San Francisco (Reuters) - Yahoo Inc’s first-quarter results beat Wall Street estimates by a hair on Tuesday in what was taken as a good sign for the web pioneer’s plan to auction its core business.
Under pressure from activist shareholder Starboard Value LP and others, Yahoo has ramped up a sale of its media, email and other web businesses. Yahoo’s overall fortunes have failed to revive under Chief Executive Marissa Mayer, although she points to good results in key areas including social media.
Mayer in a call with analysts drilled the message that she was focused on the sale and was meeting with investors and potential bidders, a contrast with the previous quarter, when she also discussed plans to spin off the company’s core business from Yahoo Japan and its stake in Chinese e-commerce giant Alibaba Group Holding Inc.
The first round of bids closed on Monday. Verizon Communications Inc has put in an offer and is set to make a short list, according to sources. Private equity firms Apax Partners LLP, TPG Capital LP, Bain Capital LLC, Apollo Global Management LLC and Warburg Pincus LLC have also submitted first- round bids.
Yahoo aims to close the sale in June, sources said. That would be before the annual meeting where Starboard wants shareholders to replace the board.
Yahoo shares rose nearly 1 percent to $36.66 in light volume in extended trading on Tuesday.
“The numbers are providing some comfort things aren’t falling off a cliff,” said Ronald Josey of JMP Securities. “If you’re bidding for this company it’s nice to see them doing what they said they would do.”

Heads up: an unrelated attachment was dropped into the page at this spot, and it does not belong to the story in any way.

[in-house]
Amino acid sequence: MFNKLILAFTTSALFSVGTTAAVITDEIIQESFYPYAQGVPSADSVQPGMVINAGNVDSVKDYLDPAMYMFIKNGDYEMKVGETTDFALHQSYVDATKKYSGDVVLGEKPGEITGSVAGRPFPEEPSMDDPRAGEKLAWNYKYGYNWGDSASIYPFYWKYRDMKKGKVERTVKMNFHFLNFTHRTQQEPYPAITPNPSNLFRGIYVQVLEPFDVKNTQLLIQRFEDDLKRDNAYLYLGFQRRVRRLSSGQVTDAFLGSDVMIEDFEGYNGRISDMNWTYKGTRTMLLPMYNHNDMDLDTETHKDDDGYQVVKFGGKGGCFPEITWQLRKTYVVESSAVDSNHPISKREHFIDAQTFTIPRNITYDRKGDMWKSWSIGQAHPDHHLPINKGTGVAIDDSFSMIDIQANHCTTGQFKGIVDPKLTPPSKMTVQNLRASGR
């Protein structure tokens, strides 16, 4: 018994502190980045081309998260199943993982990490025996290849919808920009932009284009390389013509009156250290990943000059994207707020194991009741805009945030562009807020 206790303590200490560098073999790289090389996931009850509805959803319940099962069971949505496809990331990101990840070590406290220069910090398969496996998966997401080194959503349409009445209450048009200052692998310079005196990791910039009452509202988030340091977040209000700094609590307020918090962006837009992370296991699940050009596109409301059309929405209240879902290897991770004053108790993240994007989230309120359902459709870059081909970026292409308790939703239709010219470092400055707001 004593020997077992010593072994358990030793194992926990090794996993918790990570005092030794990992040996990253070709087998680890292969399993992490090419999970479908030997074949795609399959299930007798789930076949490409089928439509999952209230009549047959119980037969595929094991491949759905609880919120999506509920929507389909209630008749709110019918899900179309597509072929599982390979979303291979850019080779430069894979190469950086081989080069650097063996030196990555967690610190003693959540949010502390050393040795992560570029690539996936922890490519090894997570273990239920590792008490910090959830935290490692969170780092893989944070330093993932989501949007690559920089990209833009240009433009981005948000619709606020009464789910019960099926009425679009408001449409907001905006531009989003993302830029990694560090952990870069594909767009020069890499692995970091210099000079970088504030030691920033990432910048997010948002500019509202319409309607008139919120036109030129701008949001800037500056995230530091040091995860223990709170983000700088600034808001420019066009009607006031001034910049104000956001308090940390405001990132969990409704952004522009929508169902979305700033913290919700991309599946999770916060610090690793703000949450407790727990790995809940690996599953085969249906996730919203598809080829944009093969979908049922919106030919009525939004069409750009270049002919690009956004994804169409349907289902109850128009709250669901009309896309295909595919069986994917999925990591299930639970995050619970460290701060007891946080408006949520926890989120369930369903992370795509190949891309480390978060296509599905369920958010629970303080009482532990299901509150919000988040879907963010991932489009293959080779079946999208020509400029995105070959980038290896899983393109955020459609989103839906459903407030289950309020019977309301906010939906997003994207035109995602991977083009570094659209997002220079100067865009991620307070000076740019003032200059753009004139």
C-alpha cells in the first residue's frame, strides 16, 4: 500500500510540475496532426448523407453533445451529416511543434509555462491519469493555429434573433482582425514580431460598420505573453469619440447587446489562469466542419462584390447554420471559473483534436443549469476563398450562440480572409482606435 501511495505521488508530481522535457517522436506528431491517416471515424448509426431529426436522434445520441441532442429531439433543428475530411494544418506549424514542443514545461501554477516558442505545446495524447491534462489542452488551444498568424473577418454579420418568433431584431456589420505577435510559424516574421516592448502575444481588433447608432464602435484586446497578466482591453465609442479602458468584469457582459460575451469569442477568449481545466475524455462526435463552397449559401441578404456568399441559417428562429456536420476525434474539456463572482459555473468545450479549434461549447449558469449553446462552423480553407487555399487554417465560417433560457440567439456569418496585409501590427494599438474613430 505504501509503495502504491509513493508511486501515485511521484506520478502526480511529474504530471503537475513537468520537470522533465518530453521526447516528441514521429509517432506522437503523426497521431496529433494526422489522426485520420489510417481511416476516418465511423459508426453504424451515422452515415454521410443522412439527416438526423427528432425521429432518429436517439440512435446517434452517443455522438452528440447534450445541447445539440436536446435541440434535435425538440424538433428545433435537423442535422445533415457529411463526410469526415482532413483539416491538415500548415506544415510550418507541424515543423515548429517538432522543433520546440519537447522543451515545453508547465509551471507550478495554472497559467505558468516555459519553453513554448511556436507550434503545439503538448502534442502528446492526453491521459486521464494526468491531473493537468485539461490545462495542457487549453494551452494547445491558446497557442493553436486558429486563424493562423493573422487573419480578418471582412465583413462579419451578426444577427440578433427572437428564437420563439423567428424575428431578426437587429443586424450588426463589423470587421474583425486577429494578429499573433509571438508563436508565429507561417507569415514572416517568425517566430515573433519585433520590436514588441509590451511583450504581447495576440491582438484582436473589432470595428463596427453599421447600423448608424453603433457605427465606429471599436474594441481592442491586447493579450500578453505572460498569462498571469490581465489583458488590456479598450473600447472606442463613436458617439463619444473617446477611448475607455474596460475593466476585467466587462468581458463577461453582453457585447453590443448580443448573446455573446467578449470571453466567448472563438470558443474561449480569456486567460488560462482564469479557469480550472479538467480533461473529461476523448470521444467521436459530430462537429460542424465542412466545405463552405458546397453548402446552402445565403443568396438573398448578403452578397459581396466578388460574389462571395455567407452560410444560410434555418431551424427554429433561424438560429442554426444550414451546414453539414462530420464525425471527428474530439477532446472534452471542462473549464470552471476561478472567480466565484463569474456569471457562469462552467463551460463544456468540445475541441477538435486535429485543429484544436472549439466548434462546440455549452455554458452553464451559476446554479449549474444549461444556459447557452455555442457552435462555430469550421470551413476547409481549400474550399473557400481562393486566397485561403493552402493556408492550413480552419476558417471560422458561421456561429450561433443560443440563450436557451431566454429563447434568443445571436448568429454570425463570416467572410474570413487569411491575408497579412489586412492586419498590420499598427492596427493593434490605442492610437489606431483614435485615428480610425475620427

Revenue fell 11.3 percent to $1.09 billion in the first quarter, the first decline after four straight quarters of growth. The result squeaked by analyst estimates of $1.08 billion, according to Thomson Reuters I/B/E/S.
Yahoo reported a net loss of $99 million, or 10 cents per share, compared with a profit of $21 million, or 2 cents per share, a year ago. On an adjusted basis, Yahoo earned 8 cents per share, topping Wall Street’s target of 7 cents.
“The results should build a little bit of confidence for investors that the sale is going to be completed,” said Murali Sankar, an analyst at Boenning & Scattergood Inc.
Mayer told analysts a spinoff was still possible, but she said that only in response to a direct question on the call. That showed she was focused on the sale, said Axiom Capital analyst Victor Anthony.
Yahoo said it sees second-quarter GAAP revenue of $1.05 billion to $1.09 billion - below analysts’ view of $1.10 billion.
Reporting by Anya George Tharakan in Bengaluru; Editing by Savio D'Souza, Peter Henderson, Bernard Orr and Leslie Adler